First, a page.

5 Questions with ARRI’s Alan Lennox

Published on in Exclusive Interviews

Over his 30 years in production, Alan Lennox has worked in many capacities leading up to camera operator and then specializing in Steadicam. He is currently an active member of the Society of Camera Operators, IATSE 667Toronto, IATSE 669 Vancouver and other industry associations. Alan was one of the first operators to adopt the ARRI Trinity -- the first hybrid camera stabilizer that combines classic mechanical stabilization with advanced active electronic stabilization. He then joined ARRI as the Camera Stabilization Systems (CSS) Specialist for the Americas. Currently, Alan shares his time between supporting CSS sales, demonstrations and tradeshows and also leads ARRI’s CSS workshops for the ARRI Academy for Maxima, Artemis, Trinity and Stabilized Remote Heads.

What is it about the filmmaking industry that got you interested in it?

Alan Lennox: I started with an interest in storytelling. It didn’t matter if it was film, television or theater production. I liked to hear stories and different perspectives. In my final high school years, I worked in theater and theater stagecraft and soon realized that was a tough way to make a living. Too tough. I was drawn to television and live sports production because I thought that camera operators had the coolest jobs in the world. I attended Algonquin College in Ottawa for Broadcasting and Journalism and excelled in the technical aspects of production. The energy and immediacy of live production still thrills me and I love being close to the action (and not having to pay for a ticket). I also really enjoy working with narrative production teams to craft films and TV shows both on a creative level and by applying technology to tell a story. In the end, it is all about the love of a good story. 

What was your favorite project? 

Alan Lennox: There have been so many it is hard to pick. It’s almost easier to pick my least favorites because there are fewer of those (you know who you are). I always learned something and enjoyed 95% of the shows I was fortunate to work on. I enjoyed working with Garrett Brown ASC during the early development of Skycam. Olympic-size pressures, applying new technology, working with great people and making history is very rewarding. I was very fortunate when given the opportunity to work as a stereographer and technical producer on the first live 3D broadcast of Carnivale in Rio de Janeiro. We successfully broadcast live 3D for days over cable and satellite systems. Again, new technology, live event pressures and making history. As a sports fan, I really enjoyed the World Series, Stanley Cup Playoffs and shooting “The Mario Lemieux Story,” a 90-minute documentary where I worked with the Penguins for months. In narrative, I enjoyed most projects, but working for David Moxness ASC, CSC and Rene O’Hashi ASC, CSC in lighting, before I switched to the camera department, were all stand out projects. Mainly because I learned every single day. As I said, too many great projects to choose from, but the common denominators are great people, demanding projects and new technology to keep a person engaged and learning.

What is your role at ARRI?

Alan Lennox: As a Camera Stabilization Specialist, I assist in the sales efforts for the Camera Support Systems and our specialty tools. The CSS division includes the artemis stabilizer, MAXIMA Gimbal, TRINITY Stabilizer system and the SRH-3 Stabilized remote head. In addition to sales support, I lead the ARRI Academy CSS workshops teaching new and experienced operators the new technology and applications for the ARRI CSS systems. The company’s mission is to support filmmakers by making the best tools possible. That now goes beyond lights, cameras, and lenses. It is also my role to increase awareness of these products in the market.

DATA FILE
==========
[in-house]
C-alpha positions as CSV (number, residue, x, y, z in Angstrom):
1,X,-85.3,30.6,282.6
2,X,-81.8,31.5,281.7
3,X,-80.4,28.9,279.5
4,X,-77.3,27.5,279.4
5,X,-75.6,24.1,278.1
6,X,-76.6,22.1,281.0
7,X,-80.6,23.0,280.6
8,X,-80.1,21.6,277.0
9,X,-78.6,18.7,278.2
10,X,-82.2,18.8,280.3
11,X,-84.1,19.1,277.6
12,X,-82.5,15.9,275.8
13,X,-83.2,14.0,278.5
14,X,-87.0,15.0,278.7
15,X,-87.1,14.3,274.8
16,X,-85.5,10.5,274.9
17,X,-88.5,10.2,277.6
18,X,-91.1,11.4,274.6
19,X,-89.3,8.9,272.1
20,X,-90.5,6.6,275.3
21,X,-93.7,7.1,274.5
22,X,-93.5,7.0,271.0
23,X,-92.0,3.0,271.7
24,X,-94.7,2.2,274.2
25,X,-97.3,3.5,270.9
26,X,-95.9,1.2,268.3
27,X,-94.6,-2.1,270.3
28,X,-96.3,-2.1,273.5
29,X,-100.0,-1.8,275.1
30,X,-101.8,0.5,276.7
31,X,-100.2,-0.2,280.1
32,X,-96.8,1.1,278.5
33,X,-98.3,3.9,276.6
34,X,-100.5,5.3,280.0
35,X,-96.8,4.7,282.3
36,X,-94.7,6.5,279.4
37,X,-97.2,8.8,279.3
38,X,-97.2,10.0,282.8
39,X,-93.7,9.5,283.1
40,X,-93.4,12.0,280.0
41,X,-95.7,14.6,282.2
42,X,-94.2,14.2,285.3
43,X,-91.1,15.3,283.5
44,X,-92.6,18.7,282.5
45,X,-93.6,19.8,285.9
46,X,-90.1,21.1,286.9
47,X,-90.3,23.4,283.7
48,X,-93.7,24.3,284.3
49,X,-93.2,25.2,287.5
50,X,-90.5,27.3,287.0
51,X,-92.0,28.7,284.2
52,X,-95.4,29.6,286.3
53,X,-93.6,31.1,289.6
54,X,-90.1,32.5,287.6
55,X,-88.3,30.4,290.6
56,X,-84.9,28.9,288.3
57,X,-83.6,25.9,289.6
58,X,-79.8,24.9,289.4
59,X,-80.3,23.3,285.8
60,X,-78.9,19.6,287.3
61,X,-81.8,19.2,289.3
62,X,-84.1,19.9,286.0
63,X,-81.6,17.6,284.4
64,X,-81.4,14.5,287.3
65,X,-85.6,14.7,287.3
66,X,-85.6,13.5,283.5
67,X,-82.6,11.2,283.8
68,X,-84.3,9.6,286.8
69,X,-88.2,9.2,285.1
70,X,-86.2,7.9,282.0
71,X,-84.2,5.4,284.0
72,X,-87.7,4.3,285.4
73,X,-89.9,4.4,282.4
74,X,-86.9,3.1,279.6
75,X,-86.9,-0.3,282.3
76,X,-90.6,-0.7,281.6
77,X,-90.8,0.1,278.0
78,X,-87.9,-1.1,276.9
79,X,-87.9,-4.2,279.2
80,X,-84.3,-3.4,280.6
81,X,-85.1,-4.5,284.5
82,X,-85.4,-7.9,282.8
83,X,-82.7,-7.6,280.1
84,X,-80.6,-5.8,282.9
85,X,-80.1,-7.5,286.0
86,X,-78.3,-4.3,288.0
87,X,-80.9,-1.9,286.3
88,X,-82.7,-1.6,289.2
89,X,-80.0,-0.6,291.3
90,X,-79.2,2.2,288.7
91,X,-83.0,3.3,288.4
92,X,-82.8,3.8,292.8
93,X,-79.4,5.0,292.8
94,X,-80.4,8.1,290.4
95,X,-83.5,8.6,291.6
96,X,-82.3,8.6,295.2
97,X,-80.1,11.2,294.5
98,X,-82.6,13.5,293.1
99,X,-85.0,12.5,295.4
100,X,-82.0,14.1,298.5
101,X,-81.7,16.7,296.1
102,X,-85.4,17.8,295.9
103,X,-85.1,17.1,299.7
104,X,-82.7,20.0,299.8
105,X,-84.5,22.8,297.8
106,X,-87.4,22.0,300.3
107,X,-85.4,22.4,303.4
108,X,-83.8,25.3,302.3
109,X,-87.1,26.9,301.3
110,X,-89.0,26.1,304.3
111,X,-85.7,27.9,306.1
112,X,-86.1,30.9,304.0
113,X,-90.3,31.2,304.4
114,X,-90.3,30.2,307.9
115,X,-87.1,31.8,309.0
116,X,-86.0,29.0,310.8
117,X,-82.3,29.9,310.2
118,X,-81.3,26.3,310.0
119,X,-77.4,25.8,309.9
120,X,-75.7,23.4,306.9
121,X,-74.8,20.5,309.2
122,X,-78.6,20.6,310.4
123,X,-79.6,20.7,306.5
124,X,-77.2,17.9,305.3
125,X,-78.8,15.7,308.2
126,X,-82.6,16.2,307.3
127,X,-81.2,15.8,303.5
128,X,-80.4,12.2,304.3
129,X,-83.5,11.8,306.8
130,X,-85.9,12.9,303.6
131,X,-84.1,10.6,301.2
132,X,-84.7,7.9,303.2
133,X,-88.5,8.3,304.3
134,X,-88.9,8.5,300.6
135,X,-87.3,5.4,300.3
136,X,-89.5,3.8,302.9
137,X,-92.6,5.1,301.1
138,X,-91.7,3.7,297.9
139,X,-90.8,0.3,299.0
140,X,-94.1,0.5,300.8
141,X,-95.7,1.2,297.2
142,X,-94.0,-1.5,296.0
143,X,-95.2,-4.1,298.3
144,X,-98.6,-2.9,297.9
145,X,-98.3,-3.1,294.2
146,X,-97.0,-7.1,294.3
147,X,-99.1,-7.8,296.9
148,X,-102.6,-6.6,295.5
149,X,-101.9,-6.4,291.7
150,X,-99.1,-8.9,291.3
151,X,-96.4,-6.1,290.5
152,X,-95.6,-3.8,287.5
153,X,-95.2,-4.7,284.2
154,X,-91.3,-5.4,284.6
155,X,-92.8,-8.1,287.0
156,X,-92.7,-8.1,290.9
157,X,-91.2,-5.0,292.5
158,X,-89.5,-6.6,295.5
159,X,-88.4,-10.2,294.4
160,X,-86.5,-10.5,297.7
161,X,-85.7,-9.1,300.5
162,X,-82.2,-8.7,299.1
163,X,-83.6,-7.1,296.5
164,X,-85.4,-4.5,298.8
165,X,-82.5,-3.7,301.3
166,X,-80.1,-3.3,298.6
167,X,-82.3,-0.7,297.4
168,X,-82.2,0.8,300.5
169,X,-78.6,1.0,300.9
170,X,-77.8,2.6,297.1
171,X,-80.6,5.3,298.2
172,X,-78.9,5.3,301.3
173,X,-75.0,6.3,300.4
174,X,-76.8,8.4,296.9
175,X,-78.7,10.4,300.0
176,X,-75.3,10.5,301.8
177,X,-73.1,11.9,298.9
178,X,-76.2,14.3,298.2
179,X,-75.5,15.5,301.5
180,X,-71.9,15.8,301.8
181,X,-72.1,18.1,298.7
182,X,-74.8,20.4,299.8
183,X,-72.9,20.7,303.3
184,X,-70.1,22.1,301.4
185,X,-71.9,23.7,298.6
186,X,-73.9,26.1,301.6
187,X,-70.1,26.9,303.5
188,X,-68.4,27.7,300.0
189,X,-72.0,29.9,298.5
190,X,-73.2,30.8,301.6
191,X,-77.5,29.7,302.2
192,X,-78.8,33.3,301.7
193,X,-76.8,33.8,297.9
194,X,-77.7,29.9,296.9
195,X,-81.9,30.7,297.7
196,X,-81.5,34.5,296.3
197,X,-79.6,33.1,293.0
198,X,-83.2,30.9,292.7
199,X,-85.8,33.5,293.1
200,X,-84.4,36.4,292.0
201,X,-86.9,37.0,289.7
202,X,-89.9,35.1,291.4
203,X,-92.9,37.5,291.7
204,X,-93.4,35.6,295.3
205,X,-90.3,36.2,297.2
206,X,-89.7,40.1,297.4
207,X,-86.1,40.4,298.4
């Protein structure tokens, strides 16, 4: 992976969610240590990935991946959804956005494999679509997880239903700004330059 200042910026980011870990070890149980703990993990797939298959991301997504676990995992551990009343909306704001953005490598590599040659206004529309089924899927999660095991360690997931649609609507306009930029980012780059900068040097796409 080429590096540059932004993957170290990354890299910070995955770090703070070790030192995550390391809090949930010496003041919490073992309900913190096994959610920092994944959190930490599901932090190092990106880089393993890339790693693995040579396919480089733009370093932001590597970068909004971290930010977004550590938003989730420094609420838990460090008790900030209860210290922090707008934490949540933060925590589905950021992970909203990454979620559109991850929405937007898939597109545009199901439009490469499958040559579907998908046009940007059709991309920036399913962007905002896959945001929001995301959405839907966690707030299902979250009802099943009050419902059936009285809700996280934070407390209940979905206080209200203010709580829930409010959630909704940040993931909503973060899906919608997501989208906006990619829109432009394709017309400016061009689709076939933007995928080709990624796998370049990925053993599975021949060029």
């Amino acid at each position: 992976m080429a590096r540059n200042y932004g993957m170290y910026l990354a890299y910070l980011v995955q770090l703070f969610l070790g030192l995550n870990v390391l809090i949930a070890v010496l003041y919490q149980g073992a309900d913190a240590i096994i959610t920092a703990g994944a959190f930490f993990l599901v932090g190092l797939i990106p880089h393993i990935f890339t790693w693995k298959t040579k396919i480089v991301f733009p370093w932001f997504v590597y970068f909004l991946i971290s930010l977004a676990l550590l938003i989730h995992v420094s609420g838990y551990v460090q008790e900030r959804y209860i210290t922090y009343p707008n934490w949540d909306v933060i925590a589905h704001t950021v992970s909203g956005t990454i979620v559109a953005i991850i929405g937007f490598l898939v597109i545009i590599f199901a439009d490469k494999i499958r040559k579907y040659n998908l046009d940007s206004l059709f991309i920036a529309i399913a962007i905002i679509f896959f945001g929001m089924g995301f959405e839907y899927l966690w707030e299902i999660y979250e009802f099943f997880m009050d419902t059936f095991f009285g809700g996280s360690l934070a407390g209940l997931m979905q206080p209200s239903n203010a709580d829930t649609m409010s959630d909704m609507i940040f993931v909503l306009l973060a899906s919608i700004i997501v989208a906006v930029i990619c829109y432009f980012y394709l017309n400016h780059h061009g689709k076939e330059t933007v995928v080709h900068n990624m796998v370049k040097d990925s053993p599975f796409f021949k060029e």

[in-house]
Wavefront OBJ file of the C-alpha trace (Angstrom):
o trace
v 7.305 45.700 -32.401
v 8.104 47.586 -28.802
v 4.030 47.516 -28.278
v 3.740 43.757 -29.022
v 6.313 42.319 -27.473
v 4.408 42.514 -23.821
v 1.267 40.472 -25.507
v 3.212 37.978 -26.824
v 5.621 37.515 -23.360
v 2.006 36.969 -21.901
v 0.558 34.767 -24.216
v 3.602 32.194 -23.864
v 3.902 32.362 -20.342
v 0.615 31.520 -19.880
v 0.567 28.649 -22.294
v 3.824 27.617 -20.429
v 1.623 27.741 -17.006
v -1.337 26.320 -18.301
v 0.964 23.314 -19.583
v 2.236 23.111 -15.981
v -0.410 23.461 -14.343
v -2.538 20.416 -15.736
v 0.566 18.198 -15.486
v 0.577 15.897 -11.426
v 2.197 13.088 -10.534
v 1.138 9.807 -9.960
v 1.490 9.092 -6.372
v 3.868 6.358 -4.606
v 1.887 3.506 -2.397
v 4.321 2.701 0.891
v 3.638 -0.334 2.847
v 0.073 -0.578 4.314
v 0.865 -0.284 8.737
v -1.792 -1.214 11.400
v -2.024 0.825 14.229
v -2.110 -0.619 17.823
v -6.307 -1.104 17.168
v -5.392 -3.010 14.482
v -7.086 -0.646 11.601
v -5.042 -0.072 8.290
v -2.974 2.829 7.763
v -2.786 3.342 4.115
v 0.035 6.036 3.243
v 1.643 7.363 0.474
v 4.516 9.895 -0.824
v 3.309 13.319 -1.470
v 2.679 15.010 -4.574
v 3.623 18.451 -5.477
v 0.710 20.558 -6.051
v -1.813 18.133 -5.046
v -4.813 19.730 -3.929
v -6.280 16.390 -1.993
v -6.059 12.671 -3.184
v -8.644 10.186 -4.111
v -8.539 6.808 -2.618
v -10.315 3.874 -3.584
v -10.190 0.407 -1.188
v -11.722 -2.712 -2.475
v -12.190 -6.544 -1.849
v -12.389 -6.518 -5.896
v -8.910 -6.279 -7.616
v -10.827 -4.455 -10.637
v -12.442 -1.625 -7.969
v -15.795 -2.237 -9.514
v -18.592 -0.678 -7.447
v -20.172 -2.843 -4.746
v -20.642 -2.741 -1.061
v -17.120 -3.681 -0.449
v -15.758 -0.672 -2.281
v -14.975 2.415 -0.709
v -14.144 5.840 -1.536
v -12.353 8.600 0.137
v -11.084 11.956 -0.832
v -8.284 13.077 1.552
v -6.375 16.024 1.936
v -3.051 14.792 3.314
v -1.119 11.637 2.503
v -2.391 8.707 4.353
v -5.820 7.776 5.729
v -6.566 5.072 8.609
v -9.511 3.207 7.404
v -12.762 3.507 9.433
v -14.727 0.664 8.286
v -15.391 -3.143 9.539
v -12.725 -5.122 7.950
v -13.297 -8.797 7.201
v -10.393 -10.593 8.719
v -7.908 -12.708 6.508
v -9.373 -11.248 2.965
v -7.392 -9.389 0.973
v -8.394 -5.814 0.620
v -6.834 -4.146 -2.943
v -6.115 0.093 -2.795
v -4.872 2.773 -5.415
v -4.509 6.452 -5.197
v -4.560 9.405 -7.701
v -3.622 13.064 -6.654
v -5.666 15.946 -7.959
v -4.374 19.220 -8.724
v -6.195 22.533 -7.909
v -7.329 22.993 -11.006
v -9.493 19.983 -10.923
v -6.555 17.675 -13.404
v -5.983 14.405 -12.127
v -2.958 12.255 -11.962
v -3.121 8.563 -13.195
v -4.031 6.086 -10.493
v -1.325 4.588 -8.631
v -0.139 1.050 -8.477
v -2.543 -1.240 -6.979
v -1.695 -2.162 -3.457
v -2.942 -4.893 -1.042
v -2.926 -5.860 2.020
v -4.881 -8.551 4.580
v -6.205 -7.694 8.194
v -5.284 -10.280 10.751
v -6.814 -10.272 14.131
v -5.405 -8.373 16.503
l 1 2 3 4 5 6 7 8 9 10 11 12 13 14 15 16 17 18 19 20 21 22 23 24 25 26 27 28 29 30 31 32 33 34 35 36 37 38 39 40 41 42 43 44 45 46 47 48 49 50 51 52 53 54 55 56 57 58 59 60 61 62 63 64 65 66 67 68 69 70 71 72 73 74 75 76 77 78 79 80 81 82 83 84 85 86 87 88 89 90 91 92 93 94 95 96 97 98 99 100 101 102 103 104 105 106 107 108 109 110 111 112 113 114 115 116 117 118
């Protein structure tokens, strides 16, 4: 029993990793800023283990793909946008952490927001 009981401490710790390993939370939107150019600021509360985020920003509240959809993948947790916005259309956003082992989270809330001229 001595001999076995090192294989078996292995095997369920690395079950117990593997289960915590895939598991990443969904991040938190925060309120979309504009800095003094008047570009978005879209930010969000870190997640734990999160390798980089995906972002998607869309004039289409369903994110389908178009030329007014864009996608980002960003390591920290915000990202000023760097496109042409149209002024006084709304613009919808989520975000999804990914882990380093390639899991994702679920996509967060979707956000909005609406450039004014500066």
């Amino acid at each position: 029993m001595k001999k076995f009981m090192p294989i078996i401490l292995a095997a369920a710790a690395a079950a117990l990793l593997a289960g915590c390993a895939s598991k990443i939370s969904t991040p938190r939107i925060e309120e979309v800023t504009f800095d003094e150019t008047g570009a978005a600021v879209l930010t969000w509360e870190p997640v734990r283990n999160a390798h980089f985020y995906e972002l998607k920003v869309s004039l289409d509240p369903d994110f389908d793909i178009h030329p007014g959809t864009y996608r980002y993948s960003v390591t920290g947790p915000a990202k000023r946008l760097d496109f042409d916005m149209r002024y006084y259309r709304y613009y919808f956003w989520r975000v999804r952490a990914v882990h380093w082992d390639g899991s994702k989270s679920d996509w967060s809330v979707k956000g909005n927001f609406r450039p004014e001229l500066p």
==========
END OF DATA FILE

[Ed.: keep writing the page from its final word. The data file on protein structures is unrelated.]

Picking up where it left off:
What excites you about working at ARRI?

Alan Lennox: Working at ARRI has been very rewarding and challenging. The pace, demands, and challenges are much like working on set. I have in the past year-and-a-half met and assisted filmmakers from all over the world. This is very satisfying for me as I show the new tools to existing operators and DPs and also help new operators unlock the creative potential and palette of the new technology we are developing.

ARRI is a large global company filled with great people, amazing talents and bonafide geniuses.  In my role, I am grateful for the opportunity to help grow the new CSS division. ARRI’s commitment to developing the best tools and new technology for filmmakers is very inspiring.  Every single person in the company works hard and towards the same goal, developing the best tools for filmmakers and, in the end, giving us great stories.

Do you have any advice for young filmmakers?

Alan Lennox: First, learn to make coffee and tea and spot when your department head needs one and go get it for them! Second, learn and get better every day. I am a big believer in formal basic education in film, television, literature or theater, etc. Learn through work, professional associations, reading, ARRI Academy to name a few. It helps to learn other skills as well. I have found that the best cameramen and women are fluent in editing practices; great grips understand lighting and camera motion, etc. As my Mother used to say in a heavy Scottish Brogue, “Nothing learned is wasted.” Learning helps you to be more flexible and ultimately more useful and employable as a freelancer. I would also say once you find what you like, be able to do what others cannot by specializing. This specialty skill can be as a Steadicam operator, remote head tech, Maya specialist or barista -- but do what you do better to separate yourself.

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